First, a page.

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International Women’s Day

 

A Native woman standing in a crowd staring at the viewer. On her face is a red handprint. All others in the crowd are facing away and in black and white.
“The Silenced Sister” by Cody Hammer, member of the Cherokee Nation and descendant of the Muskogee Creek Nation.

What is International Women’s Day?

International Women’s Day (IWD) is a global day of recognition and celebration, marking the achievements of women and inspiring action to achieve greater gender equality and justice.

IWD has been observed since the early 1900s, beginning with women marching to demand voting rights, better pay, an end to discrimination, and more. In 1910, at the second International Conference of Working Women in Copenhagen, over 100 women representing 17 countries voted unanimously to recognize International Women’s Day as an annual event. IWD has been celebrated on March 8 every year since 1913.

IWD has grown year after year, reaching women and communities in developed and developing countries alike. Women’s organizations around the world have observed IWD by holding events that honor women’s progress, while also emphasizing the importance of continued action to ensure that gender justice is achieved and maintained. Many governments also participate in recognizing International Women’s Day, and IWD is now an official holiday in over 25 countries. In addition, the United Nations holds an annual IWD conference to coordinate international efforts for women’s social, political, and economic rights.

Through these thousands of events, locally and globally, we are united in our celebration and renewed in our efforts.

How does the NRCDV recognize IWD?

At the National Resource Center on Domestic Violence, we celebrate IWD each year by commissioning or purchasing a piece of artwork made by a woman or a collective of women that honors the struggles and successes that we face. Past art has included a quilt made by PeaceQuilts, a women’s sewing cooperative in Haiti; handmade flying scarfs made by women artisans in Afghanistan; a Hmong story cloth, and a glass mosaic by artist Josephine Alexander, a paper on canvas piece in the style of Matisse paper cut outs by Terry Sitz and many more featured below. Through this art, we join with women across the world in envisioning and working to make real a future of autonomy and equality for women and girls.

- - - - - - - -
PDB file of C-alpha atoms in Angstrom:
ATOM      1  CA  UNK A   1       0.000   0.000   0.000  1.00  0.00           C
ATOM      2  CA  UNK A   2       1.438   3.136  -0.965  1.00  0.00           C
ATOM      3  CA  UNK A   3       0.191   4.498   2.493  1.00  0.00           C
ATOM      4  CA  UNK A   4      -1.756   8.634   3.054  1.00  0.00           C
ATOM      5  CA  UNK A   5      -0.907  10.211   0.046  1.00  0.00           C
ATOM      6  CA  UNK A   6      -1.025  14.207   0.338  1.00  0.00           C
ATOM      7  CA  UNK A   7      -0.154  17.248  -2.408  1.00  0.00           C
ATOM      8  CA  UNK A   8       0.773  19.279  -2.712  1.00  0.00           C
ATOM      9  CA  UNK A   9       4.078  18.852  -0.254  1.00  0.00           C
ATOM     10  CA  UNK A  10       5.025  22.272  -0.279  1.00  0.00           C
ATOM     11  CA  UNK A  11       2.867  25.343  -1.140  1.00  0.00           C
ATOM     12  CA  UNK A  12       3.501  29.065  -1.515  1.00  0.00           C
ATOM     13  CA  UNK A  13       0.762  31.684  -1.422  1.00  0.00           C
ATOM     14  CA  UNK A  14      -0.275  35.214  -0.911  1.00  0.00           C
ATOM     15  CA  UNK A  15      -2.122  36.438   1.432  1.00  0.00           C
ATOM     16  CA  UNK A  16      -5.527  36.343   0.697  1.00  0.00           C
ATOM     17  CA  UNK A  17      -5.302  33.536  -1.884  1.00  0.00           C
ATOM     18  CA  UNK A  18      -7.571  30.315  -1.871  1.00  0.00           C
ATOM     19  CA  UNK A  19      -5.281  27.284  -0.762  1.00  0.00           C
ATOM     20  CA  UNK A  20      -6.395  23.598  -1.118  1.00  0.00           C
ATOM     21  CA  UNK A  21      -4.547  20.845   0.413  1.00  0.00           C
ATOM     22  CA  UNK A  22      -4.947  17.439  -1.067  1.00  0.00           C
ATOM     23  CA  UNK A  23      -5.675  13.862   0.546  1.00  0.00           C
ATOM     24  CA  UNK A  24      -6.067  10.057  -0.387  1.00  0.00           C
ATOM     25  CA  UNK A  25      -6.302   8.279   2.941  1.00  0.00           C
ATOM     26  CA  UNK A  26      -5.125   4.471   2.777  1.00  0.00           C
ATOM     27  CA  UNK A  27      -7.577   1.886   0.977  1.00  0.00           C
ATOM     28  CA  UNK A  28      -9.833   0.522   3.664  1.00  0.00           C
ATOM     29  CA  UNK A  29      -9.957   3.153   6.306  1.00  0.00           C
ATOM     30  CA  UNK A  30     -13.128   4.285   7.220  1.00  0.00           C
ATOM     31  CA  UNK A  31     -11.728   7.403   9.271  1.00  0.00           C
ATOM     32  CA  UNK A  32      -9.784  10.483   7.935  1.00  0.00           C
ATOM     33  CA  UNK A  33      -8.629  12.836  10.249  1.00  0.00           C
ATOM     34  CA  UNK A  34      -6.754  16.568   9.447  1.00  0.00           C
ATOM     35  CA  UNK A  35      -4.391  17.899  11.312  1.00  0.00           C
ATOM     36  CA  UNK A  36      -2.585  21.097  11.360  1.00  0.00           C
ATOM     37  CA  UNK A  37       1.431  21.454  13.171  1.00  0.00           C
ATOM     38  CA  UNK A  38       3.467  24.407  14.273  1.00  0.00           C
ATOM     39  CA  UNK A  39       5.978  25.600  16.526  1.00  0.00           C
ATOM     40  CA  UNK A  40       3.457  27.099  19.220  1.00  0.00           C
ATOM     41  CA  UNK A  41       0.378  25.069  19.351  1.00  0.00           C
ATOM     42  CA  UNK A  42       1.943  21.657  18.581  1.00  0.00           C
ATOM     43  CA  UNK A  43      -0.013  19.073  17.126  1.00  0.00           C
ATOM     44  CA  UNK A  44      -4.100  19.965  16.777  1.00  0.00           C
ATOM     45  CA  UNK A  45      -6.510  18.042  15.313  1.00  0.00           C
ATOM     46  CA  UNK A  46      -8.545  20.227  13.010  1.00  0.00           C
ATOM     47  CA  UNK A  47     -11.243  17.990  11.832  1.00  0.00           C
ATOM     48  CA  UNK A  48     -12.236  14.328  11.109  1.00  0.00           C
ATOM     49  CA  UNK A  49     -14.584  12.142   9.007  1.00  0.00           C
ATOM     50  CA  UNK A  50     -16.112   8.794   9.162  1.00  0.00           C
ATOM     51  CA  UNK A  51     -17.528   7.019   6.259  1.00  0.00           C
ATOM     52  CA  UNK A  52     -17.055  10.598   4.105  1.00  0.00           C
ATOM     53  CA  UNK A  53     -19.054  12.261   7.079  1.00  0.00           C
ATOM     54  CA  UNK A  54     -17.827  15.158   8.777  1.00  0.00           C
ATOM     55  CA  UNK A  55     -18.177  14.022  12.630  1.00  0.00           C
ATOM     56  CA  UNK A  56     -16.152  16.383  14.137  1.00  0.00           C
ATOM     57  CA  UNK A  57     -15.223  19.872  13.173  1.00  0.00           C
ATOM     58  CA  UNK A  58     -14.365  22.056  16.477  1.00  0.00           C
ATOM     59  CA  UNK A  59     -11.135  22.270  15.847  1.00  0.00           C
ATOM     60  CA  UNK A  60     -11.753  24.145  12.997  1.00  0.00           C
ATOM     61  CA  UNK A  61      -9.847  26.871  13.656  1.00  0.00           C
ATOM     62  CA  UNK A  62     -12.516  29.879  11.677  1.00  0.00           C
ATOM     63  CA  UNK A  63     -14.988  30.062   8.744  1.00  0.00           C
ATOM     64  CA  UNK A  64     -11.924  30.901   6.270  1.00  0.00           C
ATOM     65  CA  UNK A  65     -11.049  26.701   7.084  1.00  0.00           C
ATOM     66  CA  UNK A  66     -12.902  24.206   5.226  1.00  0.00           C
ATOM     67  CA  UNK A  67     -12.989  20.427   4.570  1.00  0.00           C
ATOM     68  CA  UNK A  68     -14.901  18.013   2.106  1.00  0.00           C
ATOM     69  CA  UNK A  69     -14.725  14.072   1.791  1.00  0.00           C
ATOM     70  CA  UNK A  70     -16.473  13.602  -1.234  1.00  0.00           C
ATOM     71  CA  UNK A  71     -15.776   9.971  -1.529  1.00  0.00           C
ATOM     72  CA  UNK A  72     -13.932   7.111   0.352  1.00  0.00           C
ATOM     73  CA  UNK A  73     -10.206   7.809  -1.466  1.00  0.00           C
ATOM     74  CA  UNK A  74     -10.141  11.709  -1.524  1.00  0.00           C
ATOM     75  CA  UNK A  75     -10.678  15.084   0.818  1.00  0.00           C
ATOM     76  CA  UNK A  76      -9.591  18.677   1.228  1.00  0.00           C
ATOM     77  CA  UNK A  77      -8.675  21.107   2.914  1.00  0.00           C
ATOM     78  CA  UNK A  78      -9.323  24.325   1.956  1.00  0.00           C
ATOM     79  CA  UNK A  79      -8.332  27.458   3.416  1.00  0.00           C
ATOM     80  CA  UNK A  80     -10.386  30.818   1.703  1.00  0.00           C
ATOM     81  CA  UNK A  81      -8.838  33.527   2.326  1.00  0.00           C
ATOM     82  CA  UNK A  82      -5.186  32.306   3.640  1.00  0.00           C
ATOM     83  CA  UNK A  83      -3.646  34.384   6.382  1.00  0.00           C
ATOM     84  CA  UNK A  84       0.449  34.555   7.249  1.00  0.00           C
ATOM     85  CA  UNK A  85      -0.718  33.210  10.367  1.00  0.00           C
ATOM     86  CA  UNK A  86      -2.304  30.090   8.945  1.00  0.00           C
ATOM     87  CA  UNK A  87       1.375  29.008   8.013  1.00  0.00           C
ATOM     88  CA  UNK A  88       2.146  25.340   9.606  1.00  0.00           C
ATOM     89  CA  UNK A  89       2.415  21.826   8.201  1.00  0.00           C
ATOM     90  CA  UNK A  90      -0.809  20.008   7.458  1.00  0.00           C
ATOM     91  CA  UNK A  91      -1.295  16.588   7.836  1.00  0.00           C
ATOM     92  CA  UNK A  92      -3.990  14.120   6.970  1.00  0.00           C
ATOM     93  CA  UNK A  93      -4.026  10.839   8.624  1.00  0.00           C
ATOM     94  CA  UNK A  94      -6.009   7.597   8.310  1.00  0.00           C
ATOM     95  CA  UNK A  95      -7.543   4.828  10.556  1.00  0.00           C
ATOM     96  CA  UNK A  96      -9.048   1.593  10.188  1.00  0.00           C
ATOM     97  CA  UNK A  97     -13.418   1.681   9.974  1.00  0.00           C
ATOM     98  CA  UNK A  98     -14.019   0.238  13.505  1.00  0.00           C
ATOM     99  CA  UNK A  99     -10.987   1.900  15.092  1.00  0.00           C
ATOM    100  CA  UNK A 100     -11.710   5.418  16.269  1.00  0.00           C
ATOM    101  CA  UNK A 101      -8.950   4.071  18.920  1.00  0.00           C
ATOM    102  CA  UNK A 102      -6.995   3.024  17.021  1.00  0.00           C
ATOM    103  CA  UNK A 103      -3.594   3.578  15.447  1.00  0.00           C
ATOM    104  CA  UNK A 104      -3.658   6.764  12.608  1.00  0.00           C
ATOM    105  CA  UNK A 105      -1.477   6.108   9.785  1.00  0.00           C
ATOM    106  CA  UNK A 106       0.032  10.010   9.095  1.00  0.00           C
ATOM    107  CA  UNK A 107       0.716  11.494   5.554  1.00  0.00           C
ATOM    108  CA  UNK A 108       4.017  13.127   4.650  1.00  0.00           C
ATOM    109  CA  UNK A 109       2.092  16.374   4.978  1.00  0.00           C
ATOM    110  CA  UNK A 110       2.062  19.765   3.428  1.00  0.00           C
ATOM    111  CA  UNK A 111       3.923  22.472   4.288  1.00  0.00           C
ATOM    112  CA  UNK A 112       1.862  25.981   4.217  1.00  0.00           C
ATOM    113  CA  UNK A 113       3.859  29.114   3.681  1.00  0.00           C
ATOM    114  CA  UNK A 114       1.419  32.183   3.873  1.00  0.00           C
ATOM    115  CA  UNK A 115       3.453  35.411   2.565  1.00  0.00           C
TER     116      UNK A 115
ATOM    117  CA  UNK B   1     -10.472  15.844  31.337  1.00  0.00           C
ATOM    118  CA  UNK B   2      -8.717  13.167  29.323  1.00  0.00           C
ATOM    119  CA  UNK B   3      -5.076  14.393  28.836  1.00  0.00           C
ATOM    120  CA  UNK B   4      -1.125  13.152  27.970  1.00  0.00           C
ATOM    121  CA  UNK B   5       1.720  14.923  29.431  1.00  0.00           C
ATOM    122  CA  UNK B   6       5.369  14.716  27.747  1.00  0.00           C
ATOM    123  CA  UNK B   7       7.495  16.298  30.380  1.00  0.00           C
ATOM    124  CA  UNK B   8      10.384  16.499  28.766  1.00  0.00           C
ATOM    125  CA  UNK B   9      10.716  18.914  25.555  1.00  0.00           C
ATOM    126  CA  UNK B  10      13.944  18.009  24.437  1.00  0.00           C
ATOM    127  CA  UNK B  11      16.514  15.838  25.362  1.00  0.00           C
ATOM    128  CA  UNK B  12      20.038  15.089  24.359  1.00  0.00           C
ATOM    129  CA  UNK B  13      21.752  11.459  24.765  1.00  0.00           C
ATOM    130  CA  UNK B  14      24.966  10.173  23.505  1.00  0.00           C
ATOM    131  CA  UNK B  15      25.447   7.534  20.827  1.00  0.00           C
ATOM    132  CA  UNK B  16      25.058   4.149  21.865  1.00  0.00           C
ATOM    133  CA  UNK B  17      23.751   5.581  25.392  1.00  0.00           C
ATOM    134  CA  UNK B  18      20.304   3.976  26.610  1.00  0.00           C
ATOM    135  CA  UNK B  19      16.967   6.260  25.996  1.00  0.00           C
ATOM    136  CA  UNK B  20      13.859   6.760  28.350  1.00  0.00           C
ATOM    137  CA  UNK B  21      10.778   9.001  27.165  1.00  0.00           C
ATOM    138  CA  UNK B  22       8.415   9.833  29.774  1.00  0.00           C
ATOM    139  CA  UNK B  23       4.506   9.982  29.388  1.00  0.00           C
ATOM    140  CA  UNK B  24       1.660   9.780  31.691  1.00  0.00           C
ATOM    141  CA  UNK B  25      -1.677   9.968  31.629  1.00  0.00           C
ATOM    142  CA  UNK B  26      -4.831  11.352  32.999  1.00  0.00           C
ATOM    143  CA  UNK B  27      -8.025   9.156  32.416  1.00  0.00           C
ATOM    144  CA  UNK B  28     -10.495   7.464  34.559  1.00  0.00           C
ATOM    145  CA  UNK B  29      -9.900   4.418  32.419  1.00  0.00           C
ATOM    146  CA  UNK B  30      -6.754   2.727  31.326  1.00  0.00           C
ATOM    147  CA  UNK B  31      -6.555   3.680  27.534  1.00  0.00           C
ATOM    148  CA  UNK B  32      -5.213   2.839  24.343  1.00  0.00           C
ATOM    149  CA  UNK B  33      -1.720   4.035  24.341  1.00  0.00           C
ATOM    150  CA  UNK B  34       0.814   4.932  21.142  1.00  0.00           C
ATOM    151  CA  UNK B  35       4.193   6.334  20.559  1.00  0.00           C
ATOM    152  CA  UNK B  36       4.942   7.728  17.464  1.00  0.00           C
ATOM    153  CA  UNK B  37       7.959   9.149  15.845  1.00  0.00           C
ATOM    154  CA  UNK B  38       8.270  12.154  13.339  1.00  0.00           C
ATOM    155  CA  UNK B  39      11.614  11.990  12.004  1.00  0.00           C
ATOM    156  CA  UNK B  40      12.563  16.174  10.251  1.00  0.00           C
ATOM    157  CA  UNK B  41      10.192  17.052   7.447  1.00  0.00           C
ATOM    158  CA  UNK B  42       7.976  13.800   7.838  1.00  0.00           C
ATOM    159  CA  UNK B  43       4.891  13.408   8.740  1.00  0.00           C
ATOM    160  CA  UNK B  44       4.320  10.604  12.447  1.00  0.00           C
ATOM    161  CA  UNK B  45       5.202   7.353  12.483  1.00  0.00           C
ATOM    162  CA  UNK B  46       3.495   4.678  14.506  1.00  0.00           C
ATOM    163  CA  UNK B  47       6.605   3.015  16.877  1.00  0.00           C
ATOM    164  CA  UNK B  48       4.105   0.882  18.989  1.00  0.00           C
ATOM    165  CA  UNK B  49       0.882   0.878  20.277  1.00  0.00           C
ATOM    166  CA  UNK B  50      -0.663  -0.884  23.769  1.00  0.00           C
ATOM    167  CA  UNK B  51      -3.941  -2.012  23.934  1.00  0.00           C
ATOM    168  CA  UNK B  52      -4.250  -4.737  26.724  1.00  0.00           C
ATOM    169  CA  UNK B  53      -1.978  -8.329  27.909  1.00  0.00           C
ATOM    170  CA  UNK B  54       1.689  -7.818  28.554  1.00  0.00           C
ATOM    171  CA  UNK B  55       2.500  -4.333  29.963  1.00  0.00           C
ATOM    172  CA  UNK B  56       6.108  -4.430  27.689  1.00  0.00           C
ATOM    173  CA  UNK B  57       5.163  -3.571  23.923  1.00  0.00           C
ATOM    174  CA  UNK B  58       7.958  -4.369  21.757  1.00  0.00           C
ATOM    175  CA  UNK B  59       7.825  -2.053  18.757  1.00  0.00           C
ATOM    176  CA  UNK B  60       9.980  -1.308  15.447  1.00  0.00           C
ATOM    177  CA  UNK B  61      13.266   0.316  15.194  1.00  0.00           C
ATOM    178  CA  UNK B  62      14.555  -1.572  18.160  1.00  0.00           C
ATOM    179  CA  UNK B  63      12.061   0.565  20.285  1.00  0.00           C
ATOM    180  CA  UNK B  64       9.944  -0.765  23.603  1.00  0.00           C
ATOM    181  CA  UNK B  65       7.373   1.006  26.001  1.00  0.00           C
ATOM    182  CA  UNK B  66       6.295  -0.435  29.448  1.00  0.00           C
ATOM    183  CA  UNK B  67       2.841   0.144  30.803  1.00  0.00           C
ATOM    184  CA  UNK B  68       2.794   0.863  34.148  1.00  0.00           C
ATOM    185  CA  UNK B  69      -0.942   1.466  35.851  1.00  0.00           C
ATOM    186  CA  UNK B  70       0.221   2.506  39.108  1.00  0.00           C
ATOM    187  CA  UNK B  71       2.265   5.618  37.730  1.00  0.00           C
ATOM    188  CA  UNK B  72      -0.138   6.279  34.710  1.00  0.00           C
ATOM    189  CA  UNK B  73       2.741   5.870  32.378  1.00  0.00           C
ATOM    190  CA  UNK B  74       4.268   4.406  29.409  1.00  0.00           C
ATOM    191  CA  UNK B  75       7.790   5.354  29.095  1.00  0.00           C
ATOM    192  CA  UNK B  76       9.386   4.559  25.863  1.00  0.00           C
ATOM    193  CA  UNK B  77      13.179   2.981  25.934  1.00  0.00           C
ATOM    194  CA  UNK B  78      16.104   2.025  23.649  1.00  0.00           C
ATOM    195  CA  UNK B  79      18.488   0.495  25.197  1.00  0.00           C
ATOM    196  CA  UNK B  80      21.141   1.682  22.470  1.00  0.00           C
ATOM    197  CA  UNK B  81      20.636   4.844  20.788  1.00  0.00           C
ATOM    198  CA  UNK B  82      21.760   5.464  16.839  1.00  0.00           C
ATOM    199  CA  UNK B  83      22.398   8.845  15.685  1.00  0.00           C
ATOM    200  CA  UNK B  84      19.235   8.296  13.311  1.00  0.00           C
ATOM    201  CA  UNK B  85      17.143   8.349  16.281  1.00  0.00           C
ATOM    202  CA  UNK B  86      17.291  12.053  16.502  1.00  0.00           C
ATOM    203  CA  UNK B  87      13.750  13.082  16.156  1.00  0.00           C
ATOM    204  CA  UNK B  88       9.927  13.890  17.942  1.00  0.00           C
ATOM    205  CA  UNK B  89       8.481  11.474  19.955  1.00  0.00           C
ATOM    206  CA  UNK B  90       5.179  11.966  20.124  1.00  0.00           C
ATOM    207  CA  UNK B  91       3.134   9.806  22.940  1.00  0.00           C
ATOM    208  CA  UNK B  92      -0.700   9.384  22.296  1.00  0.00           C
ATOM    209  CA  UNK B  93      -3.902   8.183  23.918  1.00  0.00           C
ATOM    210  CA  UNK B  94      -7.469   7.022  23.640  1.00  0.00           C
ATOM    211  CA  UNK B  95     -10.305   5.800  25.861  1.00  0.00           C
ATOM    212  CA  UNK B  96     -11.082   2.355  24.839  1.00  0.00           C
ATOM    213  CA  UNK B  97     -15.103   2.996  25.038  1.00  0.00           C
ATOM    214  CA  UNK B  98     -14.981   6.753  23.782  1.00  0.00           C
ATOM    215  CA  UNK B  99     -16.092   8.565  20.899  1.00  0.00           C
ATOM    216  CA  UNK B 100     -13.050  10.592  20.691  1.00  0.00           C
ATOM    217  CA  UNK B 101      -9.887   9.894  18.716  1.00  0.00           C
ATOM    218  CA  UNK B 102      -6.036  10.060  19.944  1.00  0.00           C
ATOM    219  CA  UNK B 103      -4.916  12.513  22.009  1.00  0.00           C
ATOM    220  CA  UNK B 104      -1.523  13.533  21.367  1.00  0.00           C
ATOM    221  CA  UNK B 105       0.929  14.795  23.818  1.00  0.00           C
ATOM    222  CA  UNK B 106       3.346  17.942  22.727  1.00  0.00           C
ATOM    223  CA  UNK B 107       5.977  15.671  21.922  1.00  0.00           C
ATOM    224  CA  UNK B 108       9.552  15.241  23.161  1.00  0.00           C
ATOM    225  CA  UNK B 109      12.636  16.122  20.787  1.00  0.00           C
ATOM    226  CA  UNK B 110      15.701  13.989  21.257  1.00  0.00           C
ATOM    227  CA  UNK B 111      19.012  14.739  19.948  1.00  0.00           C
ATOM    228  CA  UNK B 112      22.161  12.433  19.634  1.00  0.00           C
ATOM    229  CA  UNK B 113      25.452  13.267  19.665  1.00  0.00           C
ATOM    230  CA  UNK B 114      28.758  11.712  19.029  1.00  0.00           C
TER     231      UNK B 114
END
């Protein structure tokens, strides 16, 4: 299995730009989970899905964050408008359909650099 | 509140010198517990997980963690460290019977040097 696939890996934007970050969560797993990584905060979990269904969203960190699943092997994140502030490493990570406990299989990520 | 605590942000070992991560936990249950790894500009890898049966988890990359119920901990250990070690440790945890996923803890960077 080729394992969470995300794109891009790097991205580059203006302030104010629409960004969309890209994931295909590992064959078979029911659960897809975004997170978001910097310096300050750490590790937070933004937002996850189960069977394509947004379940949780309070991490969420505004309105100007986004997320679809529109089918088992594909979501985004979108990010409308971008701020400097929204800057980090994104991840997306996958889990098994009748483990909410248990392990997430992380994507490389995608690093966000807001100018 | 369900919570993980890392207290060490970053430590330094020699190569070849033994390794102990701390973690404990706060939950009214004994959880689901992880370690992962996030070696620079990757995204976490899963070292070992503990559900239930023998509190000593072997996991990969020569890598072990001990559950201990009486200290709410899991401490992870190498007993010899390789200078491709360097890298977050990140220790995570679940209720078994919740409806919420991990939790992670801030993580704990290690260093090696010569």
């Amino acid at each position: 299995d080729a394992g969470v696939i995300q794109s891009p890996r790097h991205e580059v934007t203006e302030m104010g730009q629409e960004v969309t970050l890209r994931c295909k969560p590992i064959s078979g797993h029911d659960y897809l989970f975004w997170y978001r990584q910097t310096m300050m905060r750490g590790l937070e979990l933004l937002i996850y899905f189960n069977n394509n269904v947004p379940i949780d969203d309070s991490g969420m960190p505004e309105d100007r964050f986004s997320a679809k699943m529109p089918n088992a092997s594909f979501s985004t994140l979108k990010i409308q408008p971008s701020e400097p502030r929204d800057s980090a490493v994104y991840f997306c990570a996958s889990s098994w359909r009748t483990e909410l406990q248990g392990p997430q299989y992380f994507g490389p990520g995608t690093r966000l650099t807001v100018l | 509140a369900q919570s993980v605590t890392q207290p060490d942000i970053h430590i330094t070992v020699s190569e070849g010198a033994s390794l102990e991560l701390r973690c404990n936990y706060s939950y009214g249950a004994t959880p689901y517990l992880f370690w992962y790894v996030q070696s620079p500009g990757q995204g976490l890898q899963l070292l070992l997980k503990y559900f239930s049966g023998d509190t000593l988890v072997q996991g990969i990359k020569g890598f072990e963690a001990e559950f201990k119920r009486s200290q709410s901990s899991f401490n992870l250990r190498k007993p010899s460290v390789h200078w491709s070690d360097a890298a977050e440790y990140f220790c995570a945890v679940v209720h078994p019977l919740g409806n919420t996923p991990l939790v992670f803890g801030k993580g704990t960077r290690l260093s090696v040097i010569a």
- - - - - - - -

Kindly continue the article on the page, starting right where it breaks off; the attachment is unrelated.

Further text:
For 2019, in a partnership with National Indigenous Women’s Resource Center (NIWRC) we honor the survival and resiliency of our Indigenous sisters, grandmothers, mothers, daughters, and aunties, despite enduring generations of forced colonization and genocide. 

The photograph The Silenced Sister by Cody Hammer, a member of the Cherokee Nation and descendant of the Muskogee Creek Nation, brings awareness to the issue of Missing and Murdered Indigenous Women and Girls (MMIWG) by representing the woman or girl who was silenced and was always in the crowd.

I care deeply about this topic as a father, son, and husband of Indigenous women. Bringing awareness to these cases and legislation means that my daughters might have a safer future. A future where they aren’t scared of being taken or find out that someone they care for has been taken. MMIWG is the reason why I protect my family to the best of my abilities and advocate for the fallen sisters that can’t advocate for themselves. – Cody Hammer

For more on the artist, please visit Cody on Facebook at Reduced Lunch Photography or Instagram at The Cody Hammer.

In addition, this year the NRCDV Radio also released a podcast featuring Cody Hammer for IWD entitled International Women’s Day 2019: Honoring our Indigenous Sisters.

How can I participate in IWD?

IWD events are held in cities all across the world on March 8 and in the days and weeks surrounding International Women’s Day. You can search for events in your area here. You and your organization can also plan events of your own to mark this significant day.

IWD Featured Artwork

A Native woman standing in a crowd staring at the viewer. On her face is a red handprint. All others in the crowd are facing away and in black and white. “The Silenced Sister” by Cody Hammer
“The Silenced Sister” by Cody Hammer, member of the Cherokee Nation and descendant of the Muskogee Creek Nation (2019)
Painting of a young woman with a green head scarf on a yellow background.
Anisah: First Generation Latina Teen, Human & Civil Rights Spoken Word Artist, Muslim by Perla Sofia Gonzalez Marinel-Lo (2018)
Paper art. Transformation by Terry Sitz
Transformation by Terry Sitz (2017)
2016 IWD artwork. Acrylic n canvasA Grandmother's Love by Holly Angelique (2016)
A Grandmother’s Love by Holly Angelique (2016)
 IWD 2015 Art work. Glass mosaic. Wisdom Walks the Night by Josephine Alexander of Grandmother Moon Mosaics (2015)
IWD 2015 Art Wisdom Walks the Night by Josephine Alexander of Grandmother Moon Mosaics (2015)
Hmong Story Cloth from Village life in Southeast Asia (2014)
Hmong Story Cloth from Village life in Southeast Asia (2014)
Flying Scarf from Flying Scarfs (2013)
Flying Scarf from Flying Scarfs (2013)
“A Beautiful Bowl of Fruits and Vegetable from Haiti” from PeaceQuilts (2012)
“A Beautiful Bowl of Fruits and Vegetable from Haiti” from PeaceQuilts (2012)
IWD Art (2011)
IWD Art (2011)
 IWD 2011 Art IWD Art (2011) IWD Art by Gina Livingston Murray (2010)
IWD 2011 Art IWD Art (2011) IWD Art by Gina Livingston Murray (2010)